How does the author of "The Lottery" "fool" the reader?
"The Lottery" was published in 1948. In the opening paragraph, the narrator describes a scene that has all the appearances of a simple town meeting. In this opening paragraph, there is nothing threatening and the idea of a "lottery" to readers in 1948 and today would indicate some sort of contest in which someone or some people might win money.
In the second paragraph, the narrator notes that the children were there first. Their new liberty of summer vacation "sat easily" upon them. This seems odd, but it could be interpreted as a simple transition from school to vacation. The piles of stones seem odd, but up to this point there is nothing to suggest anything sinister about them.
"The lottery was conducted--as were the square dances, the teen club, the Halloween program--by Mr. Summers." The lottery is bunched in with these other social functions. So, it logically follows that it is probably a social function as well. Given that it occurs around the summer solstice, it could be a town celebration involving a lottery. The tension rises when people begin drawing from the box, but this could be understood as the tension experienced in hopes of "winning" the lottery.
So, the story begins with a sunny day and a picnic-type of atmosphere but it ends with a ritualized murder. In hindsight, the reader can go back and see subtle clues that foreshadow the tragedy. But these are subtle. This is how Jackson fools the reader. She never provides too much information that gives away the ending, the real meaning of the lottery. Upon first reading the story, everything (even the stones and the black box) simply seems like odd parts of some tradition. In addition to the shocking ending, the story suggests a more critical look at tradition and ritual in general.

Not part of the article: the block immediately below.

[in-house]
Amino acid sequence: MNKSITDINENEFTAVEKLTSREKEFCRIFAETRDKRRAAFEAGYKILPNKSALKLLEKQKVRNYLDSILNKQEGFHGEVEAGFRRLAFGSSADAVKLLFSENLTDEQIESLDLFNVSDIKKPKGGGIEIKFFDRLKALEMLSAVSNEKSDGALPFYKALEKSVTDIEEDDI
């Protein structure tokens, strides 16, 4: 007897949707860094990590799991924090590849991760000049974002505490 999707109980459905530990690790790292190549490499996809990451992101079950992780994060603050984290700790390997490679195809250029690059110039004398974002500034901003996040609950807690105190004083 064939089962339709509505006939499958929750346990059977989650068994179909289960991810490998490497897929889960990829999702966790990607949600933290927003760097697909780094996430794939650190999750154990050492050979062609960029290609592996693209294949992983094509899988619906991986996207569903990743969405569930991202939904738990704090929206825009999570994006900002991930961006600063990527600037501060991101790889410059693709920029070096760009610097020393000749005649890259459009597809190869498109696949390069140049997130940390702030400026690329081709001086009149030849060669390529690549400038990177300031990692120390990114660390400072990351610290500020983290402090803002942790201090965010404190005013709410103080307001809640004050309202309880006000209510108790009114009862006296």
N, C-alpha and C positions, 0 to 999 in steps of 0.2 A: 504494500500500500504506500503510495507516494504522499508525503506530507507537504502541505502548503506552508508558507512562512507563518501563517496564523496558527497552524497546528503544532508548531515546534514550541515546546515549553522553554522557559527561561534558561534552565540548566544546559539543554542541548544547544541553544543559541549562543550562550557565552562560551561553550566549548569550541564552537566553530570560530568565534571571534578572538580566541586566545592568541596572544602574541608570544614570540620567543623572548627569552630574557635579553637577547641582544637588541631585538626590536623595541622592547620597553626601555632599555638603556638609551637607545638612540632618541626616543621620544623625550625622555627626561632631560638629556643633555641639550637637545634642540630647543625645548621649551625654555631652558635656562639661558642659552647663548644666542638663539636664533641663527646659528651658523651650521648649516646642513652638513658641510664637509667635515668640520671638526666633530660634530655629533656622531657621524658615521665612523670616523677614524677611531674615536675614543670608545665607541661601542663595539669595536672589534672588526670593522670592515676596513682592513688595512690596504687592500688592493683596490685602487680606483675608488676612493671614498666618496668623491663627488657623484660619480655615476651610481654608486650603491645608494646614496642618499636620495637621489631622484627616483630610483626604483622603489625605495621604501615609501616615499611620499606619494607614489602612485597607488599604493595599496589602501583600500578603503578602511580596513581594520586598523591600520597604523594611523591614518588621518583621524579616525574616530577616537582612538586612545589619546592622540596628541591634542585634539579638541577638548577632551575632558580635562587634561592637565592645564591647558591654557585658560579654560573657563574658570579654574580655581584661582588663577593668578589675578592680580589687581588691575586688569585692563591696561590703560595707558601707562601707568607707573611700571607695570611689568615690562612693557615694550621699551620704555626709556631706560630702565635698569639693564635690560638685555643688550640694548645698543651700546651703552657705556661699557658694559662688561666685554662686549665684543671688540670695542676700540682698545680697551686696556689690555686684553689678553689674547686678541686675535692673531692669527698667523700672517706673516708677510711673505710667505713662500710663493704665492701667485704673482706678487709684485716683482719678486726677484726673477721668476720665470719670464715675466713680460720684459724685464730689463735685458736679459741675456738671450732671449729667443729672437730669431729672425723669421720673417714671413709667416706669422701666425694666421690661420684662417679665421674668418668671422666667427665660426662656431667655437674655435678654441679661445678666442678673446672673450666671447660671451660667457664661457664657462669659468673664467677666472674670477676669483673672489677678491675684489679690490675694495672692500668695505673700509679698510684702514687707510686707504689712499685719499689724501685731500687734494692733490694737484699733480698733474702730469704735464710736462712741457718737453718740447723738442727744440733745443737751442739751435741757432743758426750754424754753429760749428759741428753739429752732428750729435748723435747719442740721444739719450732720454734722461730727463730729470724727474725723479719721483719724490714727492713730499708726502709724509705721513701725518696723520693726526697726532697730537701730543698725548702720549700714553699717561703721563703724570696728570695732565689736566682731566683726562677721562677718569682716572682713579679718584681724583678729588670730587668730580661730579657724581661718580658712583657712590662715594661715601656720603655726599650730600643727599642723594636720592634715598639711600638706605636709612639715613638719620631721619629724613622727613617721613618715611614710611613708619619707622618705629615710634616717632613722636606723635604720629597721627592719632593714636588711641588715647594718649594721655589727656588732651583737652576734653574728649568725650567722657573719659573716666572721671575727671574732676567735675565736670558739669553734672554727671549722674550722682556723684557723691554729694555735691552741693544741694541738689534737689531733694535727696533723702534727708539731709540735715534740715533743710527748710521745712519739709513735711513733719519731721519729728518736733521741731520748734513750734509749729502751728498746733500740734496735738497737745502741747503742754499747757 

In “The Lottery,” Shirley Jackson tricks the reader into believing the lottery is a positive experience that takes place each year in a small New England town. The connotation is that of a festive day in the community commencing with a game of chance in which all of the town’s inhabitants participate. The reader learns about the custom of the lottery from the elder town members who lament that some of the surrounding towns have given up the tradition of the lottery. In some ways, the citizens connect the lottery to the success of their crops. There is little to foreshadow the ending of the story except for the nervousness of some of the townsfolk, which can be mistaken for nervous anticipation for the drawing to take place. When the person who chooses the slip of paper with the dark spot on it starts protesting that the lottery was not undertaken in a fair manner, the reader begins to realize that the prize is not coveted. When the lottery winner is stoned to death, the reader is dismayed.